Alaska Supreme Court upholds decision blocking restrictions on Medicaid funding for abortions News
Alaska Supreme Court upholds decision blocking restrictions on Medicaid funding for abortions

The Alaska Supreme Court on Friday upheld a previous decision preventing the state from enforcing two regulations that limit Medicaid coverage of abortion services.

Brought by Planned Parenthood of the Great Northwest, the lawsuit argued that the regulations violated the equal protection clause of Alaska’s constitution by discriminating against women choosing to have an abortion.

Under the contested law, abortions would only be covered under Medicaid though additional requirements. The 2013 regulation, 7 AAC 160.900(d)(30), required a physician to certify an abortion only for circumstances permitted under the Hyde Amendment or if deemed medically necessary. The Hyde Amendment only allows federal funding for an abortion when the mother’s life is endangered by a full-term pregnancy term or the pregnancy resulted from rape or incest.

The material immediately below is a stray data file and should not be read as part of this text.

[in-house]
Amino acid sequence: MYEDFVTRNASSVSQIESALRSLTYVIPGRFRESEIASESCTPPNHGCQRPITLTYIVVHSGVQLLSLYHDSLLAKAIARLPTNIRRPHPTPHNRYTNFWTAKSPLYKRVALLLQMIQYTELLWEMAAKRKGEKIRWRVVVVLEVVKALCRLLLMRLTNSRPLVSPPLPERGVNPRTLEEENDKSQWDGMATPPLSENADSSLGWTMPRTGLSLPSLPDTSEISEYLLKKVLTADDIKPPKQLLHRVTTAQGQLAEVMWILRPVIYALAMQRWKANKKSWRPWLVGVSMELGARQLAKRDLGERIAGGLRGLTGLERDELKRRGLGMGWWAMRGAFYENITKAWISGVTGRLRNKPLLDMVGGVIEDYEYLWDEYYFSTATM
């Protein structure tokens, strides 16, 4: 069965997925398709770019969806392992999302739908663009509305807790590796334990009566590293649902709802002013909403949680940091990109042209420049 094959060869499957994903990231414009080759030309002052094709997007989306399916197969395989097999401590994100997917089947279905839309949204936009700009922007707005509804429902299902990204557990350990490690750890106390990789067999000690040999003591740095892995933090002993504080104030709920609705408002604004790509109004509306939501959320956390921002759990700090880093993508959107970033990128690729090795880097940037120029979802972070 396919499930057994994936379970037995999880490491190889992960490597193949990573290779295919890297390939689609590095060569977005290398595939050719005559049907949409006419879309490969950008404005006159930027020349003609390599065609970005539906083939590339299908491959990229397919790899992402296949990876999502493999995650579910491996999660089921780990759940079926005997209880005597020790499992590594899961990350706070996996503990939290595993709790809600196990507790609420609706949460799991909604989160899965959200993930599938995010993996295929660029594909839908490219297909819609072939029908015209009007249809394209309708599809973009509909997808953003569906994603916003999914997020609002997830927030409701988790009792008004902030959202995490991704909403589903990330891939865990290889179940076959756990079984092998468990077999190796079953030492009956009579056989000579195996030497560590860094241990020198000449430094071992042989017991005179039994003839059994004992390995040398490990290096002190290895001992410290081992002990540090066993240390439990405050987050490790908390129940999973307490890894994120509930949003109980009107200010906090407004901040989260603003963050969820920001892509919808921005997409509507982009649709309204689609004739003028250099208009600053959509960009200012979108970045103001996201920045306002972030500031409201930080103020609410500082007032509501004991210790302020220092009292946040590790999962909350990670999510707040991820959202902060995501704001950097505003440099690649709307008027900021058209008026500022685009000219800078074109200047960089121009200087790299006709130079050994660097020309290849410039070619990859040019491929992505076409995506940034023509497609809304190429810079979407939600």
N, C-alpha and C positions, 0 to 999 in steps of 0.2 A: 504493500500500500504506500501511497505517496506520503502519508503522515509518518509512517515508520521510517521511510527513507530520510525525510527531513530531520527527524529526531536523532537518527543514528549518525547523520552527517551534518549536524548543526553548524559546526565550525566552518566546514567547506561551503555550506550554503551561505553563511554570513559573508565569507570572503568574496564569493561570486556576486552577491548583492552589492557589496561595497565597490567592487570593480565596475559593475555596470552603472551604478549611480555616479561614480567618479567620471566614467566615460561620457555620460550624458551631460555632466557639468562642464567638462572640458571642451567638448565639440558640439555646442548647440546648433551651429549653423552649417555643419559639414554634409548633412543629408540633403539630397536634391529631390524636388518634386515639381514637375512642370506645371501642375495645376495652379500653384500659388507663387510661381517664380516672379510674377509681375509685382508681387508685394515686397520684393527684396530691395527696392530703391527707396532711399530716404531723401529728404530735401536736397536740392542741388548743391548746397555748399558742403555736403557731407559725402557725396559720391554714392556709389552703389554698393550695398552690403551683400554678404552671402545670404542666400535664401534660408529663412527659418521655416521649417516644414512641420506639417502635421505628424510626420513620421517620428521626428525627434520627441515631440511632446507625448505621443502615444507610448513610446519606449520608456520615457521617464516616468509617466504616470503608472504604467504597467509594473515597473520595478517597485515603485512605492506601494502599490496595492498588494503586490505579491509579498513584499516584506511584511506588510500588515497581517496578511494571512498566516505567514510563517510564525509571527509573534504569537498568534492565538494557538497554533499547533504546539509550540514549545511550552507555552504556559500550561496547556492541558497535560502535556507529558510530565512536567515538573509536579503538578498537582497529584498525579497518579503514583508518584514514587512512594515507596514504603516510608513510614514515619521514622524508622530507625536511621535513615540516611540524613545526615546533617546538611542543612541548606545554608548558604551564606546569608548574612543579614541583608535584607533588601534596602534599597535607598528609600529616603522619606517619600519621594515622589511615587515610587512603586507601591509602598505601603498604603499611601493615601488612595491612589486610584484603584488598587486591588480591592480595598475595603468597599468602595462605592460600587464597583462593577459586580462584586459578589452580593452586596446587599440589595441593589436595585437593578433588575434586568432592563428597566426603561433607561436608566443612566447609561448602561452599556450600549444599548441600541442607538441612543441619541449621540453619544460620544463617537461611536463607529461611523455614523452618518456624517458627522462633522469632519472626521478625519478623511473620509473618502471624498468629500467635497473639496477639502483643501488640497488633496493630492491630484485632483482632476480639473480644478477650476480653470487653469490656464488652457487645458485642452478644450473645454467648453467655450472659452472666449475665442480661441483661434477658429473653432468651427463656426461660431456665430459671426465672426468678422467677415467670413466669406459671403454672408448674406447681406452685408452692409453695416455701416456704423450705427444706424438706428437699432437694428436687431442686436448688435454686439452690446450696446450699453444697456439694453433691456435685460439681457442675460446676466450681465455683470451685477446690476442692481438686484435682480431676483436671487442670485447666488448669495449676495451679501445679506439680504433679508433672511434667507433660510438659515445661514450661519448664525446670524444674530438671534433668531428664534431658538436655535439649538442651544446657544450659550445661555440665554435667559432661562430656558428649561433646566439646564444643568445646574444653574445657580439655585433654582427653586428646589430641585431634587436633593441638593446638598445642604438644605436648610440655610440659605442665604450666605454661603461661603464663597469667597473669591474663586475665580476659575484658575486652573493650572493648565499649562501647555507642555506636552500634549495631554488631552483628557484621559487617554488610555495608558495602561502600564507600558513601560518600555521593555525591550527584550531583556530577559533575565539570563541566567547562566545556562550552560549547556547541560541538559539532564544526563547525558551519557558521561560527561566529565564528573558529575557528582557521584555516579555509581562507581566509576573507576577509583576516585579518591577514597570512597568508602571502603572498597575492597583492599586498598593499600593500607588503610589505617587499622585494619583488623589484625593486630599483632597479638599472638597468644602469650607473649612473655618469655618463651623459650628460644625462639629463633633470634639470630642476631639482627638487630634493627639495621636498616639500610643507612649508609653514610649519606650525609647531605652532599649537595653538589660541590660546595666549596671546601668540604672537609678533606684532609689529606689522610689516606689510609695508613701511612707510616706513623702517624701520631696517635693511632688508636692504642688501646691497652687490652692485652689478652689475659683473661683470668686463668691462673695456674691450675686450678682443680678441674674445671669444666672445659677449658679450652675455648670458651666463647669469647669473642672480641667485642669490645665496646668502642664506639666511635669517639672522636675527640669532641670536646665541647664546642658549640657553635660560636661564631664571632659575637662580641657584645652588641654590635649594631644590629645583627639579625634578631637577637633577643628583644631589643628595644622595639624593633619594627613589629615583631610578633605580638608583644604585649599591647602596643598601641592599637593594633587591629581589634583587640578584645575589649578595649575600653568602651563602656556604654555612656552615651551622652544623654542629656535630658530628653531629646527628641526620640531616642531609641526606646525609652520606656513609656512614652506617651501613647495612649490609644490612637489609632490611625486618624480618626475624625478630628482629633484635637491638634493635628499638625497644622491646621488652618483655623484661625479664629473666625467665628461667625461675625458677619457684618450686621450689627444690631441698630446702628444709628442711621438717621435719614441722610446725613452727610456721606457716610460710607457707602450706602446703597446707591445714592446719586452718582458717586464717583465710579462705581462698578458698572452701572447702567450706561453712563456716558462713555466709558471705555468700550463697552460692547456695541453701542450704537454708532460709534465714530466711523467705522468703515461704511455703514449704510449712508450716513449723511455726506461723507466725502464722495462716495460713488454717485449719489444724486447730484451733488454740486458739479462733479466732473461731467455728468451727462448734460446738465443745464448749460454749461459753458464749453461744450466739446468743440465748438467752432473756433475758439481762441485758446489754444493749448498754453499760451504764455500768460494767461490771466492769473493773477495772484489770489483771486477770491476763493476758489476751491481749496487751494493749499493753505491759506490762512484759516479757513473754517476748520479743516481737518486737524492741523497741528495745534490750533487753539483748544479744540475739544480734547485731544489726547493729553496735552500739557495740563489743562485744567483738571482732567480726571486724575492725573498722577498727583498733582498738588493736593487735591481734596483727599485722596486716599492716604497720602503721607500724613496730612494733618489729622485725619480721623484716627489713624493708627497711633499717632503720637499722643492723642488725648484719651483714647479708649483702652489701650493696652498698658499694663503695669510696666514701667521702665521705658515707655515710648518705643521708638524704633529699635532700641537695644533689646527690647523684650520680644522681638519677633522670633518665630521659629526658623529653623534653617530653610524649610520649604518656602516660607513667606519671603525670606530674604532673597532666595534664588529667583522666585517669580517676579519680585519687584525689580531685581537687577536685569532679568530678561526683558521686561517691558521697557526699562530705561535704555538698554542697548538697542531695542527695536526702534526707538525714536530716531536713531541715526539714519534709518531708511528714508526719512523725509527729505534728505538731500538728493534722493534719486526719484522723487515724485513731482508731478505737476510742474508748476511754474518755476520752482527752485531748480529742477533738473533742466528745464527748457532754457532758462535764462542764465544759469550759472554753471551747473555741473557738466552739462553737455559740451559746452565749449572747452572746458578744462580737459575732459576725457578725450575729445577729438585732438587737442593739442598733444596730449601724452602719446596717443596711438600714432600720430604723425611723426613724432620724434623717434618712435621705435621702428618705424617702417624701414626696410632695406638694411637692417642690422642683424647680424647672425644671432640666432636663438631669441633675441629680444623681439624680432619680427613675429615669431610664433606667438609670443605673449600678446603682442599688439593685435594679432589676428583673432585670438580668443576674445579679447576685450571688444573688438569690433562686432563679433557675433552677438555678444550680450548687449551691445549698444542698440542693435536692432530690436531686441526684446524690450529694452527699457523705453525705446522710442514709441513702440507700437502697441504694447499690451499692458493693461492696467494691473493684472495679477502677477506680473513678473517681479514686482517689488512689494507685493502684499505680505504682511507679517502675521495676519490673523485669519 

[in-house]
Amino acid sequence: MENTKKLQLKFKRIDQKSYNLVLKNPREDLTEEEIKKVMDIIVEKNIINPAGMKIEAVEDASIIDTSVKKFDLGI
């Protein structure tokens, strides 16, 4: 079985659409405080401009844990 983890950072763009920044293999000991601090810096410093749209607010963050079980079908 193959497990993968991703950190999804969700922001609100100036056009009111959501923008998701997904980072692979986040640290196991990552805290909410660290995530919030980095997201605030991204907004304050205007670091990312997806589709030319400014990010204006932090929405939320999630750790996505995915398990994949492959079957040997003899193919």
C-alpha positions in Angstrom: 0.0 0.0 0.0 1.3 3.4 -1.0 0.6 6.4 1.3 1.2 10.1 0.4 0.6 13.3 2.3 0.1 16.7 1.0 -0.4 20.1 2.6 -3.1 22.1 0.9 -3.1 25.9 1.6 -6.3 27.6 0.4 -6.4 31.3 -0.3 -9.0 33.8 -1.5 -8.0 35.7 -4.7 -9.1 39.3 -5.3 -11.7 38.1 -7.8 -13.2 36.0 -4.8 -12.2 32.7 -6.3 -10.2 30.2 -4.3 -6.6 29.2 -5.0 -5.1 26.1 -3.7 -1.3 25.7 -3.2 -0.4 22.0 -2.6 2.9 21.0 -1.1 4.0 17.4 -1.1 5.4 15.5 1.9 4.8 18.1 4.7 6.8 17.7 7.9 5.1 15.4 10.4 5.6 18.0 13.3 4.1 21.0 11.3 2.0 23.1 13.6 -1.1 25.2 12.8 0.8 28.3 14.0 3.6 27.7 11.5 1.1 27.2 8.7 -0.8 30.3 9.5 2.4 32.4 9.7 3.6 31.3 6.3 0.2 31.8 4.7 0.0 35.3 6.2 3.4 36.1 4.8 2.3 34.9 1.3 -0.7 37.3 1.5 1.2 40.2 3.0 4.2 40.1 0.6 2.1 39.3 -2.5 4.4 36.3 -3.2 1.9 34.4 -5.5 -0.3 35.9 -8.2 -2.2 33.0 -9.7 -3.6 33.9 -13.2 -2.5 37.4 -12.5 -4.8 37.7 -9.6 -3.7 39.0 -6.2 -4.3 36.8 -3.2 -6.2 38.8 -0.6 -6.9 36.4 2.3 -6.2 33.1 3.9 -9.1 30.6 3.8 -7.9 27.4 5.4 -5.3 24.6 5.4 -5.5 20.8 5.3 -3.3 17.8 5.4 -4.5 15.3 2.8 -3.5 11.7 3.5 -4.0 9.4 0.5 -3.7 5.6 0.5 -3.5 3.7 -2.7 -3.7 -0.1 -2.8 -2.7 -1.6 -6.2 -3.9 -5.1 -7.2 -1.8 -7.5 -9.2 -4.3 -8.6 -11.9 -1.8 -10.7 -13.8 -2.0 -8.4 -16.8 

In 2014 a certificate accompanying 7 AAC 160.900(d)(30) defined “medical necessity” through a series of outlined criteria. Additionally, Alaska’s legislature sought to codify a broad definition of “medical necessity” in statute AS 47.07.068.

Planned Parenthood argued that the restrictive definition provided for the “medical necessity” of an abortion singled out the procedure from other Medicaid-funded services. By doing so, the regulations subjected women to discriminatory practices and violated their guarantee of equal protection. A superior court declared the laws unconstitutional and subsequently prevented the laws from taking effect. The state appealed, arguing the statute and regulation should be interpreted more leniently.

In this opinion, the state supreme court reaffirmed the ruling and stated the laws are under-inclusive, singling out abortion among other argued “elective” procedures available to pregnant women. The court found that the laws facially treated pregnant women differently based on their “exercise of reproductive choice.” Therefore, the court determined it was justified to apply strict scrutiny of their interpretation.